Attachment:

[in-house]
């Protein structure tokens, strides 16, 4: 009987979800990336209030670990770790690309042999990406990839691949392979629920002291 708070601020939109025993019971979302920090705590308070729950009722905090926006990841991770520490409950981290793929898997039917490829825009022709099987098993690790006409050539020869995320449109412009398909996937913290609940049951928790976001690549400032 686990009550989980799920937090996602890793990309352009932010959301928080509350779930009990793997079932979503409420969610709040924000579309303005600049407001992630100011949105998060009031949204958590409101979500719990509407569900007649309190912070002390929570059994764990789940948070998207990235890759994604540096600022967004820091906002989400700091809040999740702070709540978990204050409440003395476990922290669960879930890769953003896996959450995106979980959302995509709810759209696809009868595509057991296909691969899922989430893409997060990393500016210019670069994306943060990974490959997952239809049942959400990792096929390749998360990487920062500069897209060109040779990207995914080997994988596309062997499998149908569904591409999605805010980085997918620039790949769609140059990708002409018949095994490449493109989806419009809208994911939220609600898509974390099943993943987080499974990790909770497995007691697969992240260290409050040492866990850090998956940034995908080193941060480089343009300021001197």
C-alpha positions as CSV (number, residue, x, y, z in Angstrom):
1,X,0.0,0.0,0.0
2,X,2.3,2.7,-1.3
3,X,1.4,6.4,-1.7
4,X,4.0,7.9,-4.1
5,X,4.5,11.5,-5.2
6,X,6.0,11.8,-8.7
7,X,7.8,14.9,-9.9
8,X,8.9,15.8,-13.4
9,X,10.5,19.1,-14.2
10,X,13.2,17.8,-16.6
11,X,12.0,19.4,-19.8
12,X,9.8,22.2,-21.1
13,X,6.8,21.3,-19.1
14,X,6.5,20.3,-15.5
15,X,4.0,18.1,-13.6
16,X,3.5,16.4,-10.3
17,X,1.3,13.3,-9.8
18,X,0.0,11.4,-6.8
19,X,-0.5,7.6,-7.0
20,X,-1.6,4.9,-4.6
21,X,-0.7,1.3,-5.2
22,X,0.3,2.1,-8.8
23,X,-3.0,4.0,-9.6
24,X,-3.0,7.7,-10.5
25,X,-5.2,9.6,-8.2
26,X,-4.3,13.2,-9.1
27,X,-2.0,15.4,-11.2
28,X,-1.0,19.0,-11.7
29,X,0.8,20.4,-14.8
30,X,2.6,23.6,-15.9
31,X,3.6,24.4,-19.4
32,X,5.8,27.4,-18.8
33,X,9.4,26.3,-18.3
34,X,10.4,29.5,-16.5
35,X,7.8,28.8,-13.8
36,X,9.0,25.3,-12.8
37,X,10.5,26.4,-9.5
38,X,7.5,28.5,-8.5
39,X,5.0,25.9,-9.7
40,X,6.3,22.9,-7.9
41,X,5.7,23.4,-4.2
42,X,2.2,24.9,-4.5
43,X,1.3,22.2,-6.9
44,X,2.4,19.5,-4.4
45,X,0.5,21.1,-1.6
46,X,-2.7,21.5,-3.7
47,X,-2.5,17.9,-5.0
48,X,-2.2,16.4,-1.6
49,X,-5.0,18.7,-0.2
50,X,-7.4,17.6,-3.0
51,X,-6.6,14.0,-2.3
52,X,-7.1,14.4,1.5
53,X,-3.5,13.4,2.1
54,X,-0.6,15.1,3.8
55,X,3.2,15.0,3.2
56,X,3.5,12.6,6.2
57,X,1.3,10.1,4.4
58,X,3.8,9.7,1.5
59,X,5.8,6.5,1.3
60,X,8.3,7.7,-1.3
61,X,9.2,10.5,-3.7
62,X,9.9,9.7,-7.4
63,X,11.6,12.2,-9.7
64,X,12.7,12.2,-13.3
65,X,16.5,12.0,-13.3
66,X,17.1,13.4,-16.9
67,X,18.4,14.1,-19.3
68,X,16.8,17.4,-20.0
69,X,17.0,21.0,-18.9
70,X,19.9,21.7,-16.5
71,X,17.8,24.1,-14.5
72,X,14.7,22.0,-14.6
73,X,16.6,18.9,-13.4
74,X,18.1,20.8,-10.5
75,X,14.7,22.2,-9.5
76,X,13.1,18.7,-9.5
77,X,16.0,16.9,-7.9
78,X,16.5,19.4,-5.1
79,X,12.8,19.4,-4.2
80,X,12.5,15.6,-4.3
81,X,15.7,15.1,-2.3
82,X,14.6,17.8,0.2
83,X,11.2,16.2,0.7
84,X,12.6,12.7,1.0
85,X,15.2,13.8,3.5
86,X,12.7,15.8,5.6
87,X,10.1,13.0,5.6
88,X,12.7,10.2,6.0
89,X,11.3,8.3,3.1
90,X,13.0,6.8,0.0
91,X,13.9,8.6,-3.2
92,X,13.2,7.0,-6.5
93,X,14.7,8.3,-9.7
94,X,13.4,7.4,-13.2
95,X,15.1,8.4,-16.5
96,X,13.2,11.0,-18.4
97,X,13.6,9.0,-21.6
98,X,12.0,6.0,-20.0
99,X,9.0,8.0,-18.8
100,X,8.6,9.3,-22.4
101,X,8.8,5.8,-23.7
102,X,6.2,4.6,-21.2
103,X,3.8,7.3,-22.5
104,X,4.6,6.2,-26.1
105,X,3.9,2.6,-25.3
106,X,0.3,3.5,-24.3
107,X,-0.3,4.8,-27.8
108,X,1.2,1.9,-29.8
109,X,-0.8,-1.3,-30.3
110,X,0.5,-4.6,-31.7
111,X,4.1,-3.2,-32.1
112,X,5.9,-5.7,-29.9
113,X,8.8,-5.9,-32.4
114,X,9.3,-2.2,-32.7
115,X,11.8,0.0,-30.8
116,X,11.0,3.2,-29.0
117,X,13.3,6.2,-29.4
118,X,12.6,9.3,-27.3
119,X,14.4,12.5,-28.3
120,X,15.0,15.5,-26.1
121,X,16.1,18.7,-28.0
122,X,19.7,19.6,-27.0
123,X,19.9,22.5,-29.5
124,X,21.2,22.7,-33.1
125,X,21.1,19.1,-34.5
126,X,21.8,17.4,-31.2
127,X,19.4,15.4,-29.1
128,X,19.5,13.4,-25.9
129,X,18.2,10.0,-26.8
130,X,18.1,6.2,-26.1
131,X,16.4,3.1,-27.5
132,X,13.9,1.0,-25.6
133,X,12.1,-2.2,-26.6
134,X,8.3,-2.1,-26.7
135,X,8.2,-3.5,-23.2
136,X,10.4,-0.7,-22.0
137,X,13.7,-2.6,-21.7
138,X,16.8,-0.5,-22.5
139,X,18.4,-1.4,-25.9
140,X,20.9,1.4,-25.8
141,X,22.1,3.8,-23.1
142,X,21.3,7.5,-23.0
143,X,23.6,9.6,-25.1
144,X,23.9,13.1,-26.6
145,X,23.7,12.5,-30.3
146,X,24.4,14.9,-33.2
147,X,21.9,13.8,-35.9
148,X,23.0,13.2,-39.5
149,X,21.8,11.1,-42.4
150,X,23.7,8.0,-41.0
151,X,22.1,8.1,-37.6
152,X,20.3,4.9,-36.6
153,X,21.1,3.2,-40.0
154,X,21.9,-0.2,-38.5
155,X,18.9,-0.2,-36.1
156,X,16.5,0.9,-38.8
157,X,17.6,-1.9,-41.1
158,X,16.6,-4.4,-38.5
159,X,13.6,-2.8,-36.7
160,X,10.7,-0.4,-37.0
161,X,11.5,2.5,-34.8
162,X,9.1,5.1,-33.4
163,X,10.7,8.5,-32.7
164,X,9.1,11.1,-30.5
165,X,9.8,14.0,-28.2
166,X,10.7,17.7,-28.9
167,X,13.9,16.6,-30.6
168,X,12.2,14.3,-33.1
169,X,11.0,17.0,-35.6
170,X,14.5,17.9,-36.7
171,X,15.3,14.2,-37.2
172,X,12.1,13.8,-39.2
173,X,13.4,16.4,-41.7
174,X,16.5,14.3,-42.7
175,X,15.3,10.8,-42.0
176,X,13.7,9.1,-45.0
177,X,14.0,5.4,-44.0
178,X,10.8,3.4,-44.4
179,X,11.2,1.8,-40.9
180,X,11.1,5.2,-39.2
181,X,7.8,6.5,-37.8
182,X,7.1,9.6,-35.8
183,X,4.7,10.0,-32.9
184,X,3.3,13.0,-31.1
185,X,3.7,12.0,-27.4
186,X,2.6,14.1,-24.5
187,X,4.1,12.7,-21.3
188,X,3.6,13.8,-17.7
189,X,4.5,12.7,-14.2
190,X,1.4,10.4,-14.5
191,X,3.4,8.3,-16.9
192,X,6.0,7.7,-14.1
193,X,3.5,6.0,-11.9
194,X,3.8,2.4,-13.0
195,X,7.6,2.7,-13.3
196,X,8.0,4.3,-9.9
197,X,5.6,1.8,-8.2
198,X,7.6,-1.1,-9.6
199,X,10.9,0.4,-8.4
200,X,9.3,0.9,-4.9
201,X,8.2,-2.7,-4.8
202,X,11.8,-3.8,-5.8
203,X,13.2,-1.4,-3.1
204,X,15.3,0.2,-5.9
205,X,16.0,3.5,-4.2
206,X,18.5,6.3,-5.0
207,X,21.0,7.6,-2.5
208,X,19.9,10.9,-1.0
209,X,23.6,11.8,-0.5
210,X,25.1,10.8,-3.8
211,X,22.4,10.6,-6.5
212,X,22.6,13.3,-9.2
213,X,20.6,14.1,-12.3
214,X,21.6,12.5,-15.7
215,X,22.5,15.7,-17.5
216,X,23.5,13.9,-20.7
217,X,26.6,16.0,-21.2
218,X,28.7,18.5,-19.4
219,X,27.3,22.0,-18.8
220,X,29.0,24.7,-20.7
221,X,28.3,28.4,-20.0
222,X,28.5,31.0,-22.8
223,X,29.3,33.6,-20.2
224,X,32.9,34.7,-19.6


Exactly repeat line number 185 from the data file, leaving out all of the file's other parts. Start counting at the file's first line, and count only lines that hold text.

182,X,7.1,9.6,-35.8